At the same time, I’m always nagging you to eat more fruits and vegetables and, as Niki points out, fresh juice can be a way to work in more servings than you might otherwise get--or to sneak in some types of nutritious vegetables that you otherwise wouldn’t eat at all. True enough.
As a rule, it takes many servings of fruits and/or vegetables to produce a single serving of juice. So you could theoretically get your entire day’s requirement of vegetables by knocking back a few ounces of juice. But unlike whole fruits and vegetables, juice has no fiber. And one of the ways in which eating more fruits and vegetables improves your health is by increasing your fiber intake; so if you’re leaving all the fiber in the juicer, you’re missing out on that important benefit.
Whole Juice Versus Extracted Juice
And that’s where “whole juicers” come into the picture. Instead of extracting the water, sugar, and most of the nutrients from fruits and vegetables and leaving all the fiber and pulp behind, whole juicers are more like blenders that liquefy entire fruits and vegetables. Whole juice will still cause a more rapid rise in blood sugar than eating the same amount of unpulverized produce, but not as rapid a rise as drinking extracted juice.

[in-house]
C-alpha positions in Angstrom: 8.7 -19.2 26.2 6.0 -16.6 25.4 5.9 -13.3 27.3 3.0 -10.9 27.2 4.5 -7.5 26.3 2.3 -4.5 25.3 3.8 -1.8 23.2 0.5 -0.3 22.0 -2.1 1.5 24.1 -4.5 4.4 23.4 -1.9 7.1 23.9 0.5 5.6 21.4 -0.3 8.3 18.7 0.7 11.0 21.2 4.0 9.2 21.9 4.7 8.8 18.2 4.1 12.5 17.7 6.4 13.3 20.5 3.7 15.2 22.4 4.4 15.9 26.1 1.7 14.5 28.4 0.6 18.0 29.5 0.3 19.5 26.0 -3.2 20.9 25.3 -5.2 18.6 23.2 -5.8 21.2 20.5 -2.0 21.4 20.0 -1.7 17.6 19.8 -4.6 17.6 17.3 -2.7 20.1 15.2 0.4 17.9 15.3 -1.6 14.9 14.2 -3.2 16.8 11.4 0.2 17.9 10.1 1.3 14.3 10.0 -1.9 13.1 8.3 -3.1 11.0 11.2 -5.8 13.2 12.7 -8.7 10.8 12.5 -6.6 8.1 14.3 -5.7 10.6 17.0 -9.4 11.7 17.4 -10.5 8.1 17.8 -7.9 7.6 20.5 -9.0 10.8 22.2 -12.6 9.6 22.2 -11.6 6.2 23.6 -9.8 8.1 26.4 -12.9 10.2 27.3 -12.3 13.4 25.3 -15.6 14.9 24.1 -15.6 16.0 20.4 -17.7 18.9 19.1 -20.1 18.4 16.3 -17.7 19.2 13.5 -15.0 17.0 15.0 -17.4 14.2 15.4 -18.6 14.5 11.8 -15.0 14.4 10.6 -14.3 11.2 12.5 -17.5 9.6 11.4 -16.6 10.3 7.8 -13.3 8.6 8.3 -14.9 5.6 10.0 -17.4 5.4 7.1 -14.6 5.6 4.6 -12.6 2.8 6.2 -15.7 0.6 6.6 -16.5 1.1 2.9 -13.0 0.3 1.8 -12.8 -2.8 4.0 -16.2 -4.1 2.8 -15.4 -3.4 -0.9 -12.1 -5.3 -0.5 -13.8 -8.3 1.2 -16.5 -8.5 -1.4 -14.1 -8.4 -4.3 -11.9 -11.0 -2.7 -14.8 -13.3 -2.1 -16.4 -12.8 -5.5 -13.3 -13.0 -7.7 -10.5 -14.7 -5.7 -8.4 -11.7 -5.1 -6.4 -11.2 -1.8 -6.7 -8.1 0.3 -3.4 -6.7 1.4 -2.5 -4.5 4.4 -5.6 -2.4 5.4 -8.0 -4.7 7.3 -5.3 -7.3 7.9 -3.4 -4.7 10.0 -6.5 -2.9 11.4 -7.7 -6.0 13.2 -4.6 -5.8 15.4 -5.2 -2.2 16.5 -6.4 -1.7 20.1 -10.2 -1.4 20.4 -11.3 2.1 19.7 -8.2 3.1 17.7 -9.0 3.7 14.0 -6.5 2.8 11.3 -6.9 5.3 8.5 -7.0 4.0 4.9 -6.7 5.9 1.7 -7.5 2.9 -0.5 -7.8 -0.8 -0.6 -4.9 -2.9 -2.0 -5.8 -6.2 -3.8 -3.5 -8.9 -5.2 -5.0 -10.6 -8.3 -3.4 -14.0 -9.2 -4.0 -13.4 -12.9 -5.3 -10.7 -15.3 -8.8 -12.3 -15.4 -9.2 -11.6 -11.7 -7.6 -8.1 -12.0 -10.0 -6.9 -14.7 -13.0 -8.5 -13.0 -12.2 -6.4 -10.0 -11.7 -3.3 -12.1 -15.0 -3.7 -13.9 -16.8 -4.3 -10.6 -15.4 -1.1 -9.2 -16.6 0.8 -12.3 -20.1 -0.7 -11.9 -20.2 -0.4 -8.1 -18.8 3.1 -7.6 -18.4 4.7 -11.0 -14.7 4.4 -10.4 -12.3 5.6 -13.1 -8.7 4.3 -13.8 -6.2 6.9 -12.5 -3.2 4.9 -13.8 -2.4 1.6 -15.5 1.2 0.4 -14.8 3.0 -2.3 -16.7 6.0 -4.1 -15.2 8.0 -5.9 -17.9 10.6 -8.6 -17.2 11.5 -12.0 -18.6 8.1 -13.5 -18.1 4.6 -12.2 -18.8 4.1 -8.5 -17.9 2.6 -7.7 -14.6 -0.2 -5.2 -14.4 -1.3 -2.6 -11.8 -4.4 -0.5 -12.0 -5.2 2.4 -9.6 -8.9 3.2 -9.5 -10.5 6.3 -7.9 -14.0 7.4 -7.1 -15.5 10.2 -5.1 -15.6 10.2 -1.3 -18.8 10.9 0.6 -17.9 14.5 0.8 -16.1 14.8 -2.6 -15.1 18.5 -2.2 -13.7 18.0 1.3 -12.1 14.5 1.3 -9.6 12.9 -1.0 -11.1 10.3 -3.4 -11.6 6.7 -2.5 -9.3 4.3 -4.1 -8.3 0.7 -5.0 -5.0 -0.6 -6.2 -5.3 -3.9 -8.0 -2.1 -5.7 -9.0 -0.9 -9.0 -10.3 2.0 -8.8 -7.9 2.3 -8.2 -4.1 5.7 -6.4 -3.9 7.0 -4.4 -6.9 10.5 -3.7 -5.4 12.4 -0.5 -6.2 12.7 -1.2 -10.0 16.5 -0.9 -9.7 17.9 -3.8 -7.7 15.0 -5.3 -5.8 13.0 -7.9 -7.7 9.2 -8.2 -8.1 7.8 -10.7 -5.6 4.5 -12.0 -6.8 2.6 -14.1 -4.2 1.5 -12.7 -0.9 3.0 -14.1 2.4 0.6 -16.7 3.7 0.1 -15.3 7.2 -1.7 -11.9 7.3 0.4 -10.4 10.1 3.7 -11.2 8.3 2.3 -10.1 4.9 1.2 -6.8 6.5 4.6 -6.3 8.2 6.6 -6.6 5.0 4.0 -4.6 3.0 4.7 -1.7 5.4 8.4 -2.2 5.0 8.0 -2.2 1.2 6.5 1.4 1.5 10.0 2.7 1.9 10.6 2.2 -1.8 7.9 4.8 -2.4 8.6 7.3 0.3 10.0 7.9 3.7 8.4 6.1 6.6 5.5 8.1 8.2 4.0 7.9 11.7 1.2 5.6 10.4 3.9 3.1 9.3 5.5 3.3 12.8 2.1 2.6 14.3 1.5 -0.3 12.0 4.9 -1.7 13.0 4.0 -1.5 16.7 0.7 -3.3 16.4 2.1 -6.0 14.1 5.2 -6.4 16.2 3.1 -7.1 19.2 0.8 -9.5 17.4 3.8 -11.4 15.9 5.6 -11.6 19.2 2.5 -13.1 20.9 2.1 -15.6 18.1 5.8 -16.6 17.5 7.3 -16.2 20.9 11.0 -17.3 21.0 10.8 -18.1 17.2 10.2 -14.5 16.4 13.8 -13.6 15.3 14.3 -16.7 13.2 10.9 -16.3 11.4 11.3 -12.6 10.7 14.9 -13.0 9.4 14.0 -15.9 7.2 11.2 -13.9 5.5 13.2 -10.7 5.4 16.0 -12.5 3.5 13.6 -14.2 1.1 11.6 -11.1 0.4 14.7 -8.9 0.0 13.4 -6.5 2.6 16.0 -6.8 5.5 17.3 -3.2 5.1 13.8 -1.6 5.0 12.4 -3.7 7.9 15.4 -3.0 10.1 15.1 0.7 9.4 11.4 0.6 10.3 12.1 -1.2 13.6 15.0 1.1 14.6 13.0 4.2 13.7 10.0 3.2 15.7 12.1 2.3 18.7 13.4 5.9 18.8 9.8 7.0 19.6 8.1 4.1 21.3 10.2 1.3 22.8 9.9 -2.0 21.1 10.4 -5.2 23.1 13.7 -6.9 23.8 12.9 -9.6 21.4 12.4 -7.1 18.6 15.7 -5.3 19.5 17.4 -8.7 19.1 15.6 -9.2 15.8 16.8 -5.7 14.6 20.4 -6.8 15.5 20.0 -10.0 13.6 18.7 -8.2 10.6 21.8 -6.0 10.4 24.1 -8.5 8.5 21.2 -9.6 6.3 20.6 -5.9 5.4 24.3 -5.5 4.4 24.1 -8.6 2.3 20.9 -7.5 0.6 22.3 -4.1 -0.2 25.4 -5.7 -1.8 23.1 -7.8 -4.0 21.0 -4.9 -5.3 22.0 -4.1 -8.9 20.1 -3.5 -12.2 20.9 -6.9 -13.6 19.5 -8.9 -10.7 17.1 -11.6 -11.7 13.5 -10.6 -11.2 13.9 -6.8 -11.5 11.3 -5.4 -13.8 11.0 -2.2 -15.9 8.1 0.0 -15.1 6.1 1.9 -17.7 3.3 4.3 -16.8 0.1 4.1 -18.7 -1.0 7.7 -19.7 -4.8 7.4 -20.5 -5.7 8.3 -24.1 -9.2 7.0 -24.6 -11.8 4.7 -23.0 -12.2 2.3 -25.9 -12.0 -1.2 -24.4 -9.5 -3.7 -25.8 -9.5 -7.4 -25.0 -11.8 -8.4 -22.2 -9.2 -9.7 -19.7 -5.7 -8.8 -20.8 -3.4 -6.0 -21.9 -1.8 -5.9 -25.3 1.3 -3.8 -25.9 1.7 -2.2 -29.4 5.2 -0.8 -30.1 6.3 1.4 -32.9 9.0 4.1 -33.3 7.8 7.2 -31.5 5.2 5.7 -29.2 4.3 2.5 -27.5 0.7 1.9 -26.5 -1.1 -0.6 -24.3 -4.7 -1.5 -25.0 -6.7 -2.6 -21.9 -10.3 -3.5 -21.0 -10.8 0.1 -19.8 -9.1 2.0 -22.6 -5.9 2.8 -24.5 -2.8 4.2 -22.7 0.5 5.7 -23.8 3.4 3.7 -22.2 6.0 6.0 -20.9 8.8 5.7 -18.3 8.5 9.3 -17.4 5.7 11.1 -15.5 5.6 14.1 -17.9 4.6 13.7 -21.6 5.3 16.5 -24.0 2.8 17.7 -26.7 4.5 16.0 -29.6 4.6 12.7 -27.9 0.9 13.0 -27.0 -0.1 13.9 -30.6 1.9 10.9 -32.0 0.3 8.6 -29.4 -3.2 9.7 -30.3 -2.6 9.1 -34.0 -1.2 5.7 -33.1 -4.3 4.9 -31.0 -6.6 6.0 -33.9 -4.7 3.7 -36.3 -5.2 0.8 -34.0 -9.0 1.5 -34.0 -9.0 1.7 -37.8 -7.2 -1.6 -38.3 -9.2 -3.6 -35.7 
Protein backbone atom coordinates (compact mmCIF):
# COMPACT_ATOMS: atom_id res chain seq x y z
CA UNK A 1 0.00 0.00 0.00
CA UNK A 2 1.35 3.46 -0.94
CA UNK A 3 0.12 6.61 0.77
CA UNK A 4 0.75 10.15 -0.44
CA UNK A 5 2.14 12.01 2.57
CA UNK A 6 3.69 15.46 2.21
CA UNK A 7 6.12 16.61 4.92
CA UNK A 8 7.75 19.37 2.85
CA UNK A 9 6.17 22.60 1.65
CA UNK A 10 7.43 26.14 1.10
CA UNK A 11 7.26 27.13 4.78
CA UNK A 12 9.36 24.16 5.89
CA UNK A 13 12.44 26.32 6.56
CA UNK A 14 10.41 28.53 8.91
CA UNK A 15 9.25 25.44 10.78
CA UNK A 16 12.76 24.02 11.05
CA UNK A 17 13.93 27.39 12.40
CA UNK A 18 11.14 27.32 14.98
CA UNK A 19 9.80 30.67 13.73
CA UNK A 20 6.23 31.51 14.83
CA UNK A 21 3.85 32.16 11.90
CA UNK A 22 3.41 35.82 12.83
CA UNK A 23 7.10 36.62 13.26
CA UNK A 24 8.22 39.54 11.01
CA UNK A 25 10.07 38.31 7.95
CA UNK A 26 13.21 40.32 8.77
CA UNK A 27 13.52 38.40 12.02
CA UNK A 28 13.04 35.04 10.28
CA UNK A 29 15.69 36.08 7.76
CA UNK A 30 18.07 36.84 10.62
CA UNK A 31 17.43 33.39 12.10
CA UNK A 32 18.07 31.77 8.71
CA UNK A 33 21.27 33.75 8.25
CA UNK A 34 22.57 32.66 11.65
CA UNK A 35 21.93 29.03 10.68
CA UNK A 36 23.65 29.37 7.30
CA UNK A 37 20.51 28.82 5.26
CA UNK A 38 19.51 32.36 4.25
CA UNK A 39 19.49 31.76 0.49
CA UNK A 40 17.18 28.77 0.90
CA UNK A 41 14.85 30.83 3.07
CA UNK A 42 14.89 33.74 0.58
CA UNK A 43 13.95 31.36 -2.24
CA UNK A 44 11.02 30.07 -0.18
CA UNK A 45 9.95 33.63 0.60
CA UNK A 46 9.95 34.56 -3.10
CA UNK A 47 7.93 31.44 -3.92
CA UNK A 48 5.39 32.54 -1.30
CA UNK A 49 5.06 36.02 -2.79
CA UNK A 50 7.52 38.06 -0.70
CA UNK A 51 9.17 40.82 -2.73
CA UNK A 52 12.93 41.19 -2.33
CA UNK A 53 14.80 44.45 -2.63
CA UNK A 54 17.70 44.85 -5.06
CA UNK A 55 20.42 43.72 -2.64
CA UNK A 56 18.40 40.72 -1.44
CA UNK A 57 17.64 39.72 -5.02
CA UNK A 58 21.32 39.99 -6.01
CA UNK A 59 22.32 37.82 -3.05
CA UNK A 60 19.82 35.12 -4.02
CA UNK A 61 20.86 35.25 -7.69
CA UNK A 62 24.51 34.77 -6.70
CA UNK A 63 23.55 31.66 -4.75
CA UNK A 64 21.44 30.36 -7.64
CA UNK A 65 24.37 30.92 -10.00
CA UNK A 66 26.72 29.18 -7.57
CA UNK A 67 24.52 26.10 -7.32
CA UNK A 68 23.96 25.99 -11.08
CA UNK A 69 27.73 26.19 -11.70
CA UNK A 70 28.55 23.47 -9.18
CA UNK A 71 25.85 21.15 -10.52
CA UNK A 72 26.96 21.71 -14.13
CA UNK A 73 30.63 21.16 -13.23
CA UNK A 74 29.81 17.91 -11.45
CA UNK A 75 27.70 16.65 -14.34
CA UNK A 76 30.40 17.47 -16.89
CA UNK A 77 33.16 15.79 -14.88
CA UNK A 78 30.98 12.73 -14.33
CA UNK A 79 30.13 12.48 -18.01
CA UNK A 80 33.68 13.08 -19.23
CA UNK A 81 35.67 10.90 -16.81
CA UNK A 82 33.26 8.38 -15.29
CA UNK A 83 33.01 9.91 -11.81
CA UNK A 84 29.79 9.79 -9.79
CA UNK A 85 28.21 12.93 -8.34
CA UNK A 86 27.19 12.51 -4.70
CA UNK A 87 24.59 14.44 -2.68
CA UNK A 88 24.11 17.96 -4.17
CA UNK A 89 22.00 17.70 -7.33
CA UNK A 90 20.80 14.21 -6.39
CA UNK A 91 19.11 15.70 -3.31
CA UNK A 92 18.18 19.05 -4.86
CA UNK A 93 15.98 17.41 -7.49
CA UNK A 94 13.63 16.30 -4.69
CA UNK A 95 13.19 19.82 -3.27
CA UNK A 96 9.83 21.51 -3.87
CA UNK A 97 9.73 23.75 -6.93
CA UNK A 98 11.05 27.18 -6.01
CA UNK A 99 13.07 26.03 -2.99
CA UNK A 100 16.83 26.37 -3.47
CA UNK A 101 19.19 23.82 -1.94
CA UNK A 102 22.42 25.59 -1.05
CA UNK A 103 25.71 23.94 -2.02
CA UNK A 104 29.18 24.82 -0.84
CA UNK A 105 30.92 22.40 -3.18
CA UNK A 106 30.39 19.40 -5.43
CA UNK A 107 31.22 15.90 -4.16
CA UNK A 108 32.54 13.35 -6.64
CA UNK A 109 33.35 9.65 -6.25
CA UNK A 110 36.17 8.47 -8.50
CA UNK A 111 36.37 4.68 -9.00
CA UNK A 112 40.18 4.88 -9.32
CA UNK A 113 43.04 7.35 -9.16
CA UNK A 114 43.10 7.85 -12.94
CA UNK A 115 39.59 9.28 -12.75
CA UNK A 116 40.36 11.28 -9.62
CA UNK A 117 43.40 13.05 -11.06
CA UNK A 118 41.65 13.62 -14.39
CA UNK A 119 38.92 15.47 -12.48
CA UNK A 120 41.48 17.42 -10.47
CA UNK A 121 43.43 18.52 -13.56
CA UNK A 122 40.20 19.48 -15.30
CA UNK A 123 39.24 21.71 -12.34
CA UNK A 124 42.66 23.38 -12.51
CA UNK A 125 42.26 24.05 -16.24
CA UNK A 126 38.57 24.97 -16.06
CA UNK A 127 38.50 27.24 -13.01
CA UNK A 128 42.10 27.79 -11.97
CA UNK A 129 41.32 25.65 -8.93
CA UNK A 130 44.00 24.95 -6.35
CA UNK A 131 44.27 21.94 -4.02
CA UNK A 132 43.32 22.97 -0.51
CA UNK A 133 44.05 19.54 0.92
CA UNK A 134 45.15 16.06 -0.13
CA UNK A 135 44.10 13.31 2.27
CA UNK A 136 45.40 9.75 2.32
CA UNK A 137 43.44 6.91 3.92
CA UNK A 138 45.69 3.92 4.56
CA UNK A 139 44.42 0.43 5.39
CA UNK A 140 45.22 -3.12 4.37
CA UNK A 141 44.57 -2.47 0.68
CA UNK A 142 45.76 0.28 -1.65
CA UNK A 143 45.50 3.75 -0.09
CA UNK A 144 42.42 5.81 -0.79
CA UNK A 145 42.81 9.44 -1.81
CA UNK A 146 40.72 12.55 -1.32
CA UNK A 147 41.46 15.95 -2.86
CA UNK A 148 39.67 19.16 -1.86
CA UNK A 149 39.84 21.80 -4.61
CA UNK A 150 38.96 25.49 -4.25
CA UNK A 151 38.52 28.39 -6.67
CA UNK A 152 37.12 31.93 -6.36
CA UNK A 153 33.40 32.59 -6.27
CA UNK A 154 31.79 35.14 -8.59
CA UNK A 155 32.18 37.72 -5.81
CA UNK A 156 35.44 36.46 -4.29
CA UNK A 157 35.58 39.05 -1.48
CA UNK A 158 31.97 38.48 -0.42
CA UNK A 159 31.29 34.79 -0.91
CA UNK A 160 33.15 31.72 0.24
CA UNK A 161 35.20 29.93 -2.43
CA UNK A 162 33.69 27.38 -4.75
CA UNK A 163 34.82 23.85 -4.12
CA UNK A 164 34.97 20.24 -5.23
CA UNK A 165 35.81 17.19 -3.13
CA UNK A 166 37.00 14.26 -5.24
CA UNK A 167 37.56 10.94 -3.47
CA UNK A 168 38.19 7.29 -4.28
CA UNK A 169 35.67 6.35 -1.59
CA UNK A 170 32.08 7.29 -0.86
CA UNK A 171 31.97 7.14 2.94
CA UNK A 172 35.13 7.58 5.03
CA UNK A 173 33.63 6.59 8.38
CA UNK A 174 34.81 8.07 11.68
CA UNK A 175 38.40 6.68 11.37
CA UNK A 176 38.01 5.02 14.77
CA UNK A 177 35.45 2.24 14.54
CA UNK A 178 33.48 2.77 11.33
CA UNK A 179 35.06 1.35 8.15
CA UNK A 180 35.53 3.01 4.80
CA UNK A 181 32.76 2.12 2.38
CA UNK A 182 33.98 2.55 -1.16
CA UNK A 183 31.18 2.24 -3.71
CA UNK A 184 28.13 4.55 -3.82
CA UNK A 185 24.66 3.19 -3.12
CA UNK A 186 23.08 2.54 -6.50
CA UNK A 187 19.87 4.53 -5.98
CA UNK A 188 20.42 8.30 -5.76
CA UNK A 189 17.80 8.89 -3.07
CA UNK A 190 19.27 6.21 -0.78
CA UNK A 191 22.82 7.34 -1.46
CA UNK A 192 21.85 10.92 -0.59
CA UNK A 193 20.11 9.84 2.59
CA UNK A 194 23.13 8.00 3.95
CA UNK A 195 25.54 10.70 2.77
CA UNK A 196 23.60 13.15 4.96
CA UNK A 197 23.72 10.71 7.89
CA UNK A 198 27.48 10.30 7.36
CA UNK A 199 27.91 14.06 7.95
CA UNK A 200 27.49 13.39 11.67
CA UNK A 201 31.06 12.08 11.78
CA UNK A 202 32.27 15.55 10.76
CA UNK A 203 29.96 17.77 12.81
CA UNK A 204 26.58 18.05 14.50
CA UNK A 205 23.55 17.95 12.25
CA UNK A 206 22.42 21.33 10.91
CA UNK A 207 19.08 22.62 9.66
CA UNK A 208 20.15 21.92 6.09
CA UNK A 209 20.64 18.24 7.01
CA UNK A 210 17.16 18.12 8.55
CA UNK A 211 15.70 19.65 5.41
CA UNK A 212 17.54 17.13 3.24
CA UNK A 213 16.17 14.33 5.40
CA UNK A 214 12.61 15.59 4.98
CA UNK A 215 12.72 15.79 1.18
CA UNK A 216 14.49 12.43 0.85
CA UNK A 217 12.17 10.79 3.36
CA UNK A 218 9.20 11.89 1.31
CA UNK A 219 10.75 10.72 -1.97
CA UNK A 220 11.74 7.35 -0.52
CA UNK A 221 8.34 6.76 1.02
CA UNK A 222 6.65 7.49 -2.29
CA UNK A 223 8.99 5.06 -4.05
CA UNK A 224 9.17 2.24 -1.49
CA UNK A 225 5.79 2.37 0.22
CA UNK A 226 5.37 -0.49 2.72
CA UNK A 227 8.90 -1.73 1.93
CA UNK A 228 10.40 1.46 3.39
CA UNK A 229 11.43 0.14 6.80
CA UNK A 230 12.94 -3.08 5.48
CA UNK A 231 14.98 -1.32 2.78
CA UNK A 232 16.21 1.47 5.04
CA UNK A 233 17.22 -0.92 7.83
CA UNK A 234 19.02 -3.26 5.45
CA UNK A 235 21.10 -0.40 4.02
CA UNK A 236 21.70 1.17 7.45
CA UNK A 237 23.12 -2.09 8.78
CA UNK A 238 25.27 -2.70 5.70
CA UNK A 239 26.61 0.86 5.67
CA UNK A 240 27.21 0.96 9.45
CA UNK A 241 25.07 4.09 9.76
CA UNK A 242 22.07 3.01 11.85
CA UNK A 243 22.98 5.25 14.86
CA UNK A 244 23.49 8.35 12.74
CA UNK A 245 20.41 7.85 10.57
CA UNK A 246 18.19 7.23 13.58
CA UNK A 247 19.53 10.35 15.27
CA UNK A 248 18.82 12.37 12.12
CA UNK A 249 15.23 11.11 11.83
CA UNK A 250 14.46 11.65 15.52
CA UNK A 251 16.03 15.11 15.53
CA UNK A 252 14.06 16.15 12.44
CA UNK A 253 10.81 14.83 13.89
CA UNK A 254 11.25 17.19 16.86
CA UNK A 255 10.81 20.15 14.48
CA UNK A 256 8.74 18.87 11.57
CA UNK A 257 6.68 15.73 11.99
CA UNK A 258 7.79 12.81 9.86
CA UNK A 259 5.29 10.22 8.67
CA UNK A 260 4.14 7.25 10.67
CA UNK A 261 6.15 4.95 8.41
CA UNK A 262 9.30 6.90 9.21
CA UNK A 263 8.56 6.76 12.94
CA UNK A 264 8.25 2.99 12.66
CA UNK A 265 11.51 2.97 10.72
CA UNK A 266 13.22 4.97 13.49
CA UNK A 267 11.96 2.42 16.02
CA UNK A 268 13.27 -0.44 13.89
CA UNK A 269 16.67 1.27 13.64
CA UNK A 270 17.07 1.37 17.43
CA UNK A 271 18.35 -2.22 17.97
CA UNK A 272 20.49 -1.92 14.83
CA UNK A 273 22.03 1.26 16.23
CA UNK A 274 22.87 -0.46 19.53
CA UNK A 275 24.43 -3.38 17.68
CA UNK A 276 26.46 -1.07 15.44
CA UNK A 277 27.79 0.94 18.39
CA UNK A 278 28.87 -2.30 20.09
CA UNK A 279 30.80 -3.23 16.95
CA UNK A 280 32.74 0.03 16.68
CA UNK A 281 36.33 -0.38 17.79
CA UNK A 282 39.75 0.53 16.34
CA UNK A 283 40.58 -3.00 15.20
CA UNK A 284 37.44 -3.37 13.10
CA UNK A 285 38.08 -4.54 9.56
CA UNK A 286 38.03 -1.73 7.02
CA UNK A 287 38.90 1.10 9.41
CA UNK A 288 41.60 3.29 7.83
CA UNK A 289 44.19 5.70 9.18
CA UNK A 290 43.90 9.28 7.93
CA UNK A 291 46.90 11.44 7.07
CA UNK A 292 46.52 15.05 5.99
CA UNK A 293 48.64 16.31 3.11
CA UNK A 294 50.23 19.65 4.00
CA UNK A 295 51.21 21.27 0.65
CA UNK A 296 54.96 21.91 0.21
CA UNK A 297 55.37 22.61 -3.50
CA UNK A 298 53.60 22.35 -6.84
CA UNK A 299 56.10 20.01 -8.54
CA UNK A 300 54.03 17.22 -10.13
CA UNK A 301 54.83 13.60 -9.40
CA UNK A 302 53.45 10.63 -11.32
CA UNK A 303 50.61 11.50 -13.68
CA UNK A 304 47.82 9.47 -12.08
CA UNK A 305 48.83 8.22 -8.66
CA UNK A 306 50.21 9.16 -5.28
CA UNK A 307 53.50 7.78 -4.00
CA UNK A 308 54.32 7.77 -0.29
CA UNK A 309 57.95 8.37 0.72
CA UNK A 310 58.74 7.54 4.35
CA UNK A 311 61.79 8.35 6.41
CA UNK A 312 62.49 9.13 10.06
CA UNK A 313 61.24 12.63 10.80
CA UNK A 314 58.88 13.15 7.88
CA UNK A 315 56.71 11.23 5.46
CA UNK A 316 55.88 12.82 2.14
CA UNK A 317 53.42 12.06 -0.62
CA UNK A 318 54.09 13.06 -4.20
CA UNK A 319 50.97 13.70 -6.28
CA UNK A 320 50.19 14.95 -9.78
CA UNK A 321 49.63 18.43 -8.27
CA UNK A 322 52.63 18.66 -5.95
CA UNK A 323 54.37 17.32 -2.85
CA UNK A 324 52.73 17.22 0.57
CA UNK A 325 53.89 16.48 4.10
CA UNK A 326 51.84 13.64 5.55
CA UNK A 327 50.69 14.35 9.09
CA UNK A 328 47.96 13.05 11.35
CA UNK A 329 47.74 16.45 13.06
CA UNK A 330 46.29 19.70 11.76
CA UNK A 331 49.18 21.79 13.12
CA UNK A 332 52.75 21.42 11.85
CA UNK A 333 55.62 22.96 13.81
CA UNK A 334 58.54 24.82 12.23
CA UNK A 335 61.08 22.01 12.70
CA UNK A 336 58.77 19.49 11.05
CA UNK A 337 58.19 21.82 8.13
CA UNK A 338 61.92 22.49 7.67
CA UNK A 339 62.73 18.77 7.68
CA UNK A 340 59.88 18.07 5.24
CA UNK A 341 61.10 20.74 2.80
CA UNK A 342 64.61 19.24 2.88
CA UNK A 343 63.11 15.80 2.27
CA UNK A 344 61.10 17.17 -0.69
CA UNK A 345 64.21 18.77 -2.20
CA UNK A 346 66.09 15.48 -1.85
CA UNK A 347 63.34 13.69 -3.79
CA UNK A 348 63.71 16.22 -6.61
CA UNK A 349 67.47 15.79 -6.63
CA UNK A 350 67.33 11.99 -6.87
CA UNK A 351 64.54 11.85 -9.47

With whole juicers, you get all the benefits of the juice, plus all the fiber and any nutrients that would otherwise remain in the pulp. Many people see this as the best of both worlds--a way to pump up their diets with some extra plant nutrition and still get the benefit of the fiber.
Here’s what the whole juicer people don’t tell you, though: Pulverized fruits and vegetables are too thick and pulpy to drink. And diluting them with water makes them flavorless. You need to add some sort of extracted juice (either fresh or bottled) to make them drinkable.
With Juice, Time Is Your Enemy
Whichever kind of juicer you choose (I have to admit, I have one of each), the juice will only be as nutritious as the fruits and vegetables you start with, so you want to be juicing fresh, seasonal produce. It’s also important to drink your concoctions as soon after they are made as possible. The antioxidants and other phytonutrients start to break down almost immediately once they are exposed to light and air.